Lyndie Hill, in Penticton, BC, has a business focused on adventure tourism and a gym camp. After years of forest fires and floods, 2020 was due to be her best year yet—but it all came to a crashing halt. Within the first three days of the lockdown, she lost $60,000 worth of business, and a 95% loss of business through the first quarter of the following year, and overall a 60% loss of business to date. So many of the rules were utterly nonsensical. She saw mental health in her community crumble. Parents had no place for their children, since her summer camp was restricted. She had to work under capacity limits, social distancing, and then “vaccine passports” for her indoor gym. She was instructed she would not be allowed to host a planned festival (which was just skills courses and events), so she changed the name to “Skills Courses and Events,” and it was then allowed. She took wage subsidies, loans, etc., and still had to mortgage her house to continue. The “vaccine passport” issue was particularly loathsome, especially when having to turn away kids. As a member of the Penticton Chamber of Commerce, she has seen the damaging impacts on many businesses from the entire region. In her field of tourism, the impacts have been severe.
The segregation, the isolation, the 100% fear “in your face, all the time,” the “daily terror tally” of how many people have Covid, everyone walking around in masks—there was no way of getting away from it all. She observed how this had an awful impact on everyone.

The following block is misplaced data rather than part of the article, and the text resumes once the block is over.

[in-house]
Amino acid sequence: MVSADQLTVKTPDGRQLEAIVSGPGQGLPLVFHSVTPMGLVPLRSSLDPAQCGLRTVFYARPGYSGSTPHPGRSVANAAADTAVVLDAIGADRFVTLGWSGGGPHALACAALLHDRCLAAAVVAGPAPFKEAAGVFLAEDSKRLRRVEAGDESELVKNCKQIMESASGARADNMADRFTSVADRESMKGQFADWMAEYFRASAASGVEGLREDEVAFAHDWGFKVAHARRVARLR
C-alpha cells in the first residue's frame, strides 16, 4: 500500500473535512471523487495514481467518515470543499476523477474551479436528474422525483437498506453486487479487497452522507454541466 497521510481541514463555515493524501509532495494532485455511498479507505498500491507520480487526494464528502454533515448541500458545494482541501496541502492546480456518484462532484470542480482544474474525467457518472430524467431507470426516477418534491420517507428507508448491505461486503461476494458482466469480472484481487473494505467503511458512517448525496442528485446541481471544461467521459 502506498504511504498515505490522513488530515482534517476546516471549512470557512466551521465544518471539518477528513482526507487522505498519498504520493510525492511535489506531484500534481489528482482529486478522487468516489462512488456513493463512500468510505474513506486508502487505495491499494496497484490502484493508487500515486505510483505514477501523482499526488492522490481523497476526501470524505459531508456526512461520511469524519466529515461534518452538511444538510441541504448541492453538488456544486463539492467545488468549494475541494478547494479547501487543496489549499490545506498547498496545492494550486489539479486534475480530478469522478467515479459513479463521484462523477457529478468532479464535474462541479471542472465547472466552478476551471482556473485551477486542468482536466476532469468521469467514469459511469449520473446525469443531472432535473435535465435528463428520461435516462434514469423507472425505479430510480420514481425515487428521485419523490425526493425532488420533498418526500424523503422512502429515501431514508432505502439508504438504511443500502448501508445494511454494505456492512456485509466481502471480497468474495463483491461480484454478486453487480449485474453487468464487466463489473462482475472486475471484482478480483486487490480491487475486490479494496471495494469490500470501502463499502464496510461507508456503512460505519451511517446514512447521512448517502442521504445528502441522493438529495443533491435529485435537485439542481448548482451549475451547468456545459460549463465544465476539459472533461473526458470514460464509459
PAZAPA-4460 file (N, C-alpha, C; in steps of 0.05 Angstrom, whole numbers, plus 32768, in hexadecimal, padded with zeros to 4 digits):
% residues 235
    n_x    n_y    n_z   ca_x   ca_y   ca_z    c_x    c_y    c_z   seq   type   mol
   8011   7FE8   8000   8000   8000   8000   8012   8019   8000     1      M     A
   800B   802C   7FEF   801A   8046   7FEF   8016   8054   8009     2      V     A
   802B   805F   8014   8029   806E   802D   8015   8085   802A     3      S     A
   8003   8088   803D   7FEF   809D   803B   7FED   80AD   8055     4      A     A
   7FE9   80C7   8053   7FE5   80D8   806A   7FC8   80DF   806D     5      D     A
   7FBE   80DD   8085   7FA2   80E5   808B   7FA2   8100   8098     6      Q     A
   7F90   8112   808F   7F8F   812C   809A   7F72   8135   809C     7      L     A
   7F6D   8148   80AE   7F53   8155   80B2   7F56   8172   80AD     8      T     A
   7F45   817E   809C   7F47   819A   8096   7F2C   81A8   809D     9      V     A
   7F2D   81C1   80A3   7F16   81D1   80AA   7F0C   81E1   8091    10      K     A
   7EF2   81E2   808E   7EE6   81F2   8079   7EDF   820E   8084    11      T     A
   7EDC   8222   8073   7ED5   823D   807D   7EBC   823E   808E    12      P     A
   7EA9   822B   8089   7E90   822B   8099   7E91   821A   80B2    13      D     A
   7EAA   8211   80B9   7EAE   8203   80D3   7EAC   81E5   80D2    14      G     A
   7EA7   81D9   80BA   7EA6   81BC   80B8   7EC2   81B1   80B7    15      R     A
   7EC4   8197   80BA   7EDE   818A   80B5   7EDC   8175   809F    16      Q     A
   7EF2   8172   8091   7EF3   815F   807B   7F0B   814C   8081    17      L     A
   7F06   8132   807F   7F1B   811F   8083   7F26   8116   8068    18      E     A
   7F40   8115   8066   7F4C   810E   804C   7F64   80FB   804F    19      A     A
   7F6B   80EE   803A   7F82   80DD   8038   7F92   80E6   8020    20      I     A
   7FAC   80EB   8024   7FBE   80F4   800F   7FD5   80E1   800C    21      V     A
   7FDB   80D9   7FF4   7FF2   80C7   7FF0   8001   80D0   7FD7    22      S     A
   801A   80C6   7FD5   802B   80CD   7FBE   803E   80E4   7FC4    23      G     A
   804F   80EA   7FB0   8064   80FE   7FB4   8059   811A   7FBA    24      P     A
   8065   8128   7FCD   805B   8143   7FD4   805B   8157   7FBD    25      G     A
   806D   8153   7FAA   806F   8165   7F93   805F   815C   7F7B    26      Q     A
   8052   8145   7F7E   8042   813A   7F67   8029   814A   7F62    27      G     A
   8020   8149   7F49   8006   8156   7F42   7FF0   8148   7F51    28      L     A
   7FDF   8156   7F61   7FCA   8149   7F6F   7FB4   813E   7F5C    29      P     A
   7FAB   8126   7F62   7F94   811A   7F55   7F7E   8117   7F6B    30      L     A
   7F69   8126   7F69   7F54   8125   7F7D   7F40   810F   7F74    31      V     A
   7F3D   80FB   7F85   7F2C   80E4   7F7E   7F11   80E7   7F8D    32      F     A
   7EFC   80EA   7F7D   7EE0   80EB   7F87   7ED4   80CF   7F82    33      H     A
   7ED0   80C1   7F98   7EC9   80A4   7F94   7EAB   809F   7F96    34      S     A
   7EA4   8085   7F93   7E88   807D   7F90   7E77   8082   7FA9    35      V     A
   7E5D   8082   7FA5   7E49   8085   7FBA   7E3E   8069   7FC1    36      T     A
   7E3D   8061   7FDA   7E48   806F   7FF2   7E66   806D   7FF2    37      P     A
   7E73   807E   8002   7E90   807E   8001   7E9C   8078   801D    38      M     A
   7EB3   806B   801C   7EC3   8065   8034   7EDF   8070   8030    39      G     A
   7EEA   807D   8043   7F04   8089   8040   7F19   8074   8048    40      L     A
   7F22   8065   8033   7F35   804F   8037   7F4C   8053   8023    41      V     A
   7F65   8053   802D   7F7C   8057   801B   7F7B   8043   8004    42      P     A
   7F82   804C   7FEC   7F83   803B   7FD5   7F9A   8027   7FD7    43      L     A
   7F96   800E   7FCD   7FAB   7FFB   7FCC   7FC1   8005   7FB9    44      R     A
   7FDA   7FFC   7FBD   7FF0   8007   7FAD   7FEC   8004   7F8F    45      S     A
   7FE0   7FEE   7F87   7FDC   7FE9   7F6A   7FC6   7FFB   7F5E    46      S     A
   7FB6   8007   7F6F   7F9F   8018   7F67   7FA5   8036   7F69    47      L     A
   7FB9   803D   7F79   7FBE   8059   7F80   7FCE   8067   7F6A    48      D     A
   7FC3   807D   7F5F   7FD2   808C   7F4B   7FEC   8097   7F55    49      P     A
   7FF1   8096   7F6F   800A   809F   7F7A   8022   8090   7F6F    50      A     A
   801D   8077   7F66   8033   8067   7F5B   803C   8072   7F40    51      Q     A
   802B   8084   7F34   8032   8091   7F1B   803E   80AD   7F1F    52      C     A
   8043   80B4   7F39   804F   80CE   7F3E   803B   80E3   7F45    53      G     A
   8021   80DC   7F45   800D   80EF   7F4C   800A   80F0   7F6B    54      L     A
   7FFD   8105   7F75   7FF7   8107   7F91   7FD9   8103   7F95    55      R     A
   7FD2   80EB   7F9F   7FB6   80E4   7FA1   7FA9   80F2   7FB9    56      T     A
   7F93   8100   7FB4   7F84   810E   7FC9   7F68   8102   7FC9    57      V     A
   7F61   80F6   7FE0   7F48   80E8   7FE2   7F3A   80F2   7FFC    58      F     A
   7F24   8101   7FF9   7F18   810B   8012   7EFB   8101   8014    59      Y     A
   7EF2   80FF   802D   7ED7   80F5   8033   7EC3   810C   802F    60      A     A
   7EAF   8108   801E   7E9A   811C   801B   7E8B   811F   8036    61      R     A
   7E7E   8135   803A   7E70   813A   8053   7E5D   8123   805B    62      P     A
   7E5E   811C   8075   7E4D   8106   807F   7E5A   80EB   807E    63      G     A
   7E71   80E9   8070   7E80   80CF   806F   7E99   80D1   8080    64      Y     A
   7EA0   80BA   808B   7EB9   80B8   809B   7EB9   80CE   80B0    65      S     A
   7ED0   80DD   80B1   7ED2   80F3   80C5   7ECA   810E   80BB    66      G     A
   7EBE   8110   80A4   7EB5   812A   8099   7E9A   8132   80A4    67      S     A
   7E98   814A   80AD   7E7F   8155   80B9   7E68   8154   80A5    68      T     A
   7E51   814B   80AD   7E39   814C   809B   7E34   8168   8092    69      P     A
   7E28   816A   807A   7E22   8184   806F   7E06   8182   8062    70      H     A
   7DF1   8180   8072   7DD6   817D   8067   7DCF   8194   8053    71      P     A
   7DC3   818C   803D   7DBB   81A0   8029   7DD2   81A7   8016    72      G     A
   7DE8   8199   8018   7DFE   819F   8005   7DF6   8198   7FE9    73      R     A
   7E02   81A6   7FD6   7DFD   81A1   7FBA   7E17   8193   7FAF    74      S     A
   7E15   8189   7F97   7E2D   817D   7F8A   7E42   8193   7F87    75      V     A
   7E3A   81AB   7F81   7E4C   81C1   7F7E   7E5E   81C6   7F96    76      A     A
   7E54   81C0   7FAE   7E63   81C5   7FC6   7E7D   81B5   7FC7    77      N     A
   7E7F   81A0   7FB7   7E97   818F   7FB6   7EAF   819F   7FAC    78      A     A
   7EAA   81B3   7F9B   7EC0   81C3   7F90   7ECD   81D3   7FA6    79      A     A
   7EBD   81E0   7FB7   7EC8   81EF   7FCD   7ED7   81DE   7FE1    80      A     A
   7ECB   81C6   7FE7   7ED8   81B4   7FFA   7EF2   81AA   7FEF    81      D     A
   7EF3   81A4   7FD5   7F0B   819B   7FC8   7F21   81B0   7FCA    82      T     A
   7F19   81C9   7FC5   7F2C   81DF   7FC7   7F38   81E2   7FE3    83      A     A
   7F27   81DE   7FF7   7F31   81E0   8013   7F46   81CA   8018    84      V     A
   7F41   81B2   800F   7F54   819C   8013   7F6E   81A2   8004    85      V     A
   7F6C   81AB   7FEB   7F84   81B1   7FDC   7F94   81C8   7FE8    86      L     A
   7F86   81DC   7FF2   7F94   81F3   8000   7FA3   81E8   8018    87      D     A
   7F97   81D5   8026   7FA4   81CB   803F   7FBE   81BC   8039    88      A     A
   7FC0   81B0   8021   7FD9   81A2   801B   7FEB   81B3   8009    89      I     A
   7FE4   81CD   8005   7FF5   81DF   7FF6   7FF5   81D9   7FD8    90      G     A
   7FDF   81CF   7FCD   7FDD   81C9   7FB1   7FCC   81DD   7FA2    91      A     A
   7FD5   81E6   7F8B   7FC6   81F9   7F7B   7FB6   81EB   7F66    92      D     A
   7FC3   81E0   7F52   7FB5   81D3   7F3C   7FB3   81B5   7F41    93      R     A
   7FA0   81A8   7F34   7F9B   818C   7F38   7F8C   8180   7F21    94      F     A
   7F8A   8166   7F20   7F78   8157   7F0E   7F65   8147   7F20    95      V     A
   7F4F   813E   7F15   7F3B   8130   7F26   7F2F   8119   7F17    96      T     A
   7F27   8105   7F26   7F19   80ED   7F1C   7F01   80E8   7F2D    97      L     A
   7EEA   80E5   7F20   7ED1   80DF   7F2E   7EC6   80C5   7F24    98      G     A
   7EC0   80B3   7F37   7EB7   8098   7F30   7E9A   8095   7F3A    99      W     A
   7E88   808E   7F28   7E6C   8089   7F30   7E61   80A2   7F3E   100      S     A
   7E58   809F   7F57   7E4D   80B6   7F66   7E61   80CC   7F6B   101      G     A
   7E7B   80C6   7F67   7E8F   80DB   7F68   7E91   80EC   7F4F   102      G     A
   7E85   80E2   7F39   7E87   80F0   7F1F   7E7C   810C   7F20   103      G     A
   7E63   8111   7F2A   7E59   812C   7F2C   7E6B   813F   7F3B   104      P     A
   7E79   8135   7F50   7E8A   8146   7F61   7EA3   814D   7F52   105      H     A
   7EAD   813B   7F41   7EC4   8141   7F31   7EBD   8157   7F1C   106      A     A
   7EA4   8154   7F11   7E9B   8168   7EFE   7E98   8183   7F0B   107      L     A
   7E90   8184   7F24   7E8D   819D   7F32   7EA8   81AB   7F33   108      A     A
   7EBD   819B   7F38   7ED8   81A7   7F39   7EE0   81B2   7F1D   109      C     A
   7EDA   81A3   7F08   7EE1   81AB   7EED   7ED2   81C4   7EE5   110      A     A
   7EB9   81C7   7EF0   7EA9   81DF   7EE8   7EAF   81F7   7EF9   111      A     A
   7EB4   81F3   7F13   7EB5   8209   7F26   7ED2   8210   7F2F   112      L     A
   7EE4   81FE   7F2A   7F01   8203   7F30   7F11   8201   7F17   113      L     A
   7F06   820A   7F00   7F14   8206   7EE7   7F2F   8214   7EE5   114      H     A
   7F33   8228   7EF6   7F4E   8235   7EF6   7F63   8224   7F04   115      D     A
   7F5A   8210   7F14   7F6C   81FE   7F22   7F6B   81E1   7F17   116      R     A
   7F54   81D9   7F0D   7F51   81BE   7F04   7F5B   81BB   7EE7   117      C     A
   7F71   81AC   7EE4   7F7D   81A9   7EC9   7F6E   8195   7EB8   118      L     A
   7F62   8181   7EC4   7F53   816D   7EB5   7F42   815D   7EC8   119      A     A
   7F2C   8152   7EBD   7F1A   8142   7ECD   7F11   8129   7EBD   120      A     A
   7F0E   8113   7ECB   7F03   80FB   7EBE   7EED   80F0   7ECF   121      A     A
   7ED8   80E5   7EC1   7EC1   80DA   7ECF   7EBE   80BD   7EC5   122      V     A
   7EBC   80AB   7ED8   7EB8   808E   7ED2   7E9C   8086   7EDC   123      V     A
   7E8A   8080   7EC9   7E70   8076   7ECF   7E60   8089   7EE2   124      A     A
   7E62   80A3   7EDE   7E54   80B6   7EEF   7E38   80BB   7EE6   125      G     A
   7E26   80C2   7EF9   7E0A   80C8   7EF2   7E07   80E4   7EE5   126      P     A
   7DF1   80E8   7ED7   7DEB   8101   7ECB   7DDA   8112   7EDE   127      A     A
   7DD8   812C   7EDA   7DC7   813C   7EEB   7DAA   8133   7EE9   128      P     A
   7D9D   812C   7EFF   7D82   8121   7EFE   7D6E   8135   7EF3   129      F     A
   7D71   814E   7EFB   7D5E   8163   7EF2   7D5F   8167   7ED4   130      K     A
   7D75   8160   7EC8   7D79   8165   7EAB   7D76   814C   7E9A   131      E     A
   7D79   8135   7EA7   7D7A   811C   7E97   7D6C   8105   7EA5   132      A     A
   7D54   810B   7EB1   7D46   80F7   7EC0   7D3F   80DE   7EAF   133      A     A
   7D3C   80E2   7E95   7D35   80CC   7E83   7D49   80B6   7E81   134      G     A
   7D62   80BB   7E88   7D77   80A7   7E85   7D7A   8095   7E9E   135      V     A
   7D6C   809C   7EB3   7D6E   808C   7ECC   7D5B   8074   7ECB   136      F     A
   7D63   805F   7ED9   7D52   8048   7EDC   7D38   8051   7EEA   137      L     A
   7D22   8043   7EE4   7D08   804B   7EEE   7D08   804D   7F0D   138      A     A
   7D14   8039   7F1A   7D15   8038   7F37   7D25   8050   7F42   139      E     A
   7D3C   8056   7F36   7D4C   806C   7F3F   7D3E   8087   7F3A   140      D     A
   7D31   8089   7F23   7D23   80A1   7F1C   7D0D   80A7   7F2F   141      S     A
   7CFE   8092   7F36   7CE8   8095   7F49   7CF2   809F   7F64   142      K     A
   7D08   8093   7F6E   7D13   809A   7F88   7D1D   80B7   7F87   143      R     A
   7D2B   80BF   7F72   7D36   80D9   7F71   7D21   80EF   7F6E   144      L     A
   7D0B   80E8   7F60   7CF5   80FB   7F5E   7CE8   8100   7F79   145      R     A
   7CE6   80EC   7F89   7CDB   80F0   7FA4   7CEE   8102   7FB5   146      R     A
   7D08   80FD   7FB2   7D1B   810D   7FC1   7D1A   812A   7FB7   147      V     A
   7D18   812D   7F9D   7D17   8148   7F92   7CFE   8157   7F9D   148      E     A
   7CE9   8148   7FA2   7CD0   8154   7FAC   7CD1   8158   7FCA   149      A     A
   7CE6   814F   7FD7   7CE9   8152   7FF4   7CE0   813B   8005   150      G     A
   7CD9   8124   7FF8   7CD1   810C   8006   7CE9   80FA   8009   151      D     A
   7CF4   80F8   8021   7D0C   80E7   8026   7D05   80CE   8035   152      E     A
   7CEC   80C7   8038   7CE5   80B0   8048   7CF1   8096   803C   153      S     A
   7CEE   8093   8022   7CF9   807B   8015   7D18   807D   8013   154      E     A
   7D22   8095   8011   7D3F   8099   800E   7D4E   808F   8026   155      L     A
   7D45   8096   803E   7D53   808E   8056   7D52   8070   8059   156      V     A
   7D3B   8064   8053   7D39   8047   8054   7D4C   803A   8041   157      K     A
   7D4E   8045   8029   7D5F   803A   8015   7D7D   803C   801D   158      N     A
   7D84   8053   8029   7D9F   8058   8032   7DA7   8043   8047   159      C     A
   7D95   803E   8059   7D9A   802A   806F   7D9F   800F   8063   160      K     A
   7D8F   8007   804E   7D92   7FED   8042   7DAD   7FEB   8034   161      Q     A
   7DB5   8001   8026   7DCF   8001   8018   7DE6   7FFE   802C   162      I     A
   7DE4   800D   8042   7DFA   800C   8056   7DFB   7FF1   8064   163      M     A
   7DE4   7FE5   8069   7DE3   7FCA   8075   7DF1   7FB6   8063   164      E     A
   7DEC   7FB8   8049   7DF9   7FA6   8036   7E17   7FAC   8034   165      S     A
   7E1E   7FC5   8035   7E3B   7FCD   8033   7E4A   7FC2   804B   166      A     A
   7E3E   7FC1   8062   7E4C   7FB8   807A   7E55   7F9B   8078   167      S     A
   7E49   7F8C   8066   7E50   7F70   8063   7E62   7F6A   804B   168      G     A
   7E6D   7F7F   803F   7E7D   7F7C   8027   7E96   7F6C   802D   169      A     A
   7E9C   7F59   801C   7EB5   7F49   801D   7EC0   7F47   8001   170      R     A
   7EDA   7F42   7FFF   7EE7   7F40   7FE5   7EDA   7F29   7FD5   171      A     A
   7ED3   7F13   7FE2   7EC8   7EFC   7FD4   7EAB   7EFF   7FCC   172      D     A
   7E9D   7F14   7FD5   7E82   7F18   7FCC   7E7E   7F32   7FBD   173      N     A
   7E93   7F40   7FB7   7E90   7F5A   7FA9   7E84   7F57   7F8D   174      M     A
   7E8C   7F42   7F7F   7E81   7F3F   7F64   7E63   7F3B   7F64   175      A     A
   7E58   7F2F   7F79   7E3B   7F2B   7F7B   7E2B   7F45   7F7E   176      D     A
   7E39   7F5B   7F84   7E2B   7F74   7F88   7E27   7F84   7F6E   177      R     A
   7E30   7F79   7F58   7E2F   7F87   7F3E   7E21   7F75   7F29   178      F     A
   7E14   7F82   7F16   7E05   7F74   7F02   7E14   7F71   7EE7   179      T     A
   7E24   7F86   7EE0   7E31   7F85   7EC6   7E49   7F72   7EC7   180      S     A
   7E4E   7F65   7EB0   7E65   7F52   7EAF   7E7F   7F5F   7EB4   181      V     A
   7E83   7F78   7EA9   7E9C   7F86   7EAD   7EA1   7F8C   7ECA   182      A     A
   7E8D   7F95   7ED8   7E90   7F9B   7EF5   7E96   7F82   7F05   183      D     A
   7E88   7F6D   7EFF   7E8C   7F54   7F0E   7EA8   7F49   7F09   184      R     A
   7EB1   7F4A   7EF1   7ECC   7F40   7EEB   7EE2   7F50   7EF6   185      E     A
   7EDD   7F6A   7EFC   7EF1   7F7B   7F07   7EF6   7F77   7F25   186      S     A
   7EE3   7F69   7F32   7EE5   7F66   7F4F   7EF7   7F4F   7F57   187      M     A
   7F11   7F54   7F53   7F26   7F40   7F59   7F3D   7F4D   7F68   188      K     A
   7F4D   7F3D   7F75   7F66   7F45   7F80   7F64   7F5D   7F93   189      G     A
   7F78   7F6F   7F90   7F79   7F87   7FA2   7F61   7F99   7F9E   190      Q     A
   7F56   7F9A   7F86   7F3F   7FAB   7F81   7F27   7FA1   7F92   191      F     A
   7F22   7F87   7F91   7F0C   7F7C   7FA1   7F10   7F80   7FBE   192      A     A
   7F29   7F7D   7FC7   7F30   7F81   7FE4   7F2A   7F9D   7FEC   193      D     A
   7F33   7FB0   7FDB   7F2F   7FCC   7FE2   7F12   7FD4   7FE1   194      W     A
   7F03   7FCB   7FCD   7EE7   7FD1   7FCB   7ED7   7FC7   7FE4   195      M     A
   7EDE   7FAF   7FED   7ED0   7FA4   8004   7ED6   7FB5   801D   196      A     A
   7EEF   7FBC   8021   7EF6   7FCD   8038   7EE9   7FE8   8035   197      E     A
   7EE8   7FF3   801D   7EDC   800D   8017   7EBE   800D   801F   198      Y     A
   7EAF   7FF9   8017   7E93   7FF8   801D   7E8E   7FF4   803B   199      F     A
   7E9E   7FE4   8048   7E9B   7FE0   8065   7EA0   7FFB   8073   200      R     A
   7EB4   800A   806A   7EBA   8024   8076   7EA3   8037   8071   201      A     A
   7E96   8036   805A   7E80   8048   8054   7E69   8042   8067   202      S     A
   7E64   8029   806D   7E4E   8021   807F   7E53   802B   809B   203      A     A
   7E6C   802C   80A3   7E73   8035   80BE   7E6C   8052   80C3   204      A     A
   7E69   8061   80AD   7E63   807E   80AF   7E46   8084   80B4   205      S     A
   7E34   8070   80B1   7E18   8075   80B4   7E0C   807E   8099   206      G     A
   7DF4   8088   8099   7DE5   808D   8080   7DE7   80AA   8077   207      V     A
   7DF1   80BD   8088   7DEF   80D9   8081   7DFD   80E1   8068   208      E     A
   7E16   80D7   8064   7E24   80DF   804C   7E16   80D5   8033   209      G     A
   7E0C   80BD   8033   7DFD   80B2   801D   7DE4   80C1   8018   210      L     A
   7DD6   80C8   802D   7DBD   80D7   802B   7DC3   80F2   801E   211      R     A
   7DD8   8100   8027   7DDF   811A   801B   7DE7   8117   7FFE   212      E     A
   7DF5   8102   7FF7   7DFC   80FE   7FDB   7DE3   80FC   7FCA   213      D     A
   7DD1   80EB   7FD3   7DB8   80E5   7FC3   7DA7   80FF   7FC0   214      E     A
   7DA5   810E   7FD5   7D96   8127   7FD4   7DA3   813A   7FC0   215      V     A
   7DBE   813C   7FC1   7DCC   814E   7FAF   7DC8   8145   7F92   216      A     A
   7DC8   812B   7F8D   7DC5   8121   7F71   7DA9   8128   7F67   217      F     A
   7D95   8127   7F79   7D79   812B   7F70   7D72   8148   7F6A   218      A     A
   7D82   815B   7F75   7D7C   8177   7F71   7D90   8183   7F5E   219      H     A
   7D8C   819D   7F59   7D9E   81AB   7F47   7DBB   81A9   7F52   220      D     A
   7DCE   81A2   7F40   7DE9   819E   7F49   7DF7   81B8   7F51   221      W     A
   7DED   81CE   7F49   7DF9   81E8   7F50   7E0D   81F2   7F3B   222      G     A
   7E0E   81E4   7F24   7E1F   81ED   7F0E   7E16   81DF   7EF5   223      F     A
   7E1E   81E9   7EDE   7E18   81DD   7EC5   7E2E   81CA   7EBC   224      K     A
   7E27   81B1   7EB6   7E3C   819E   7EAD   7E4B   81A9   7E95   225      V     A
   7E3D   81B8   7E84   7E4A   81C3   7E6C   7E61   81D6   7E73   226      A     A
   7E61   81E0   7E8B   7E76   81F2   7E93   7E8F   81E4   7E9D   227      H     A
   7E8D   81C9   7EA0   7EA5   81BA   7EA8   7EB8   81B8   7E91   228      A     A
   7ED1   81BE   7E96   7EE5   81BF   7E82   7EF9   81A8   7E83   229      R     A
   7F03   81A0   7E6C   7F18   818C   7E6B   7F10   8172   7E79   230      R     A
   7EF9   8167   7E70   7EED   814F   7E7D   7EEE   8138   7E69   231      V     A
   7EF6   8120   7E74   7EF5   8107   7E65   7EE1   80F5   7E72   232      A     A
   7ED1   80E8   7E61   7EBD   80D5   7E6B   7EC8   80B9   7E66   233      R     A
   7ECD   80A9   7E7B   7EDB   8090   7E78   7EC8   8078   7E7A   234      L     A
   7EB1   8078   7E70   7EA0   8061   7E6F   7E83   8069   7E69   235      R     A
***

In response to questions from the panel, on whether the government asked for any impact assessment from her, she said simply: “No”. In the various school boards and community bodies to which she belongs, she regularly asked if anything was being done to redress all the negative impacts of the restrictions—and essentially nothing is being done. Now that “it’s all over,” as many seem to think, “everything is just being brushed under the rug” and the damage is being ignored. Her business was a kind of hybrid gym and tourism business, and government one-size-fits-all approaches, the blanket policies, placed an undue burden. They are expected to immediately repay government loans, and no private banks will touch them, especially now in this financial crisis. “No one was looking ‘big picture’ and planning for the health of our community, holistically”.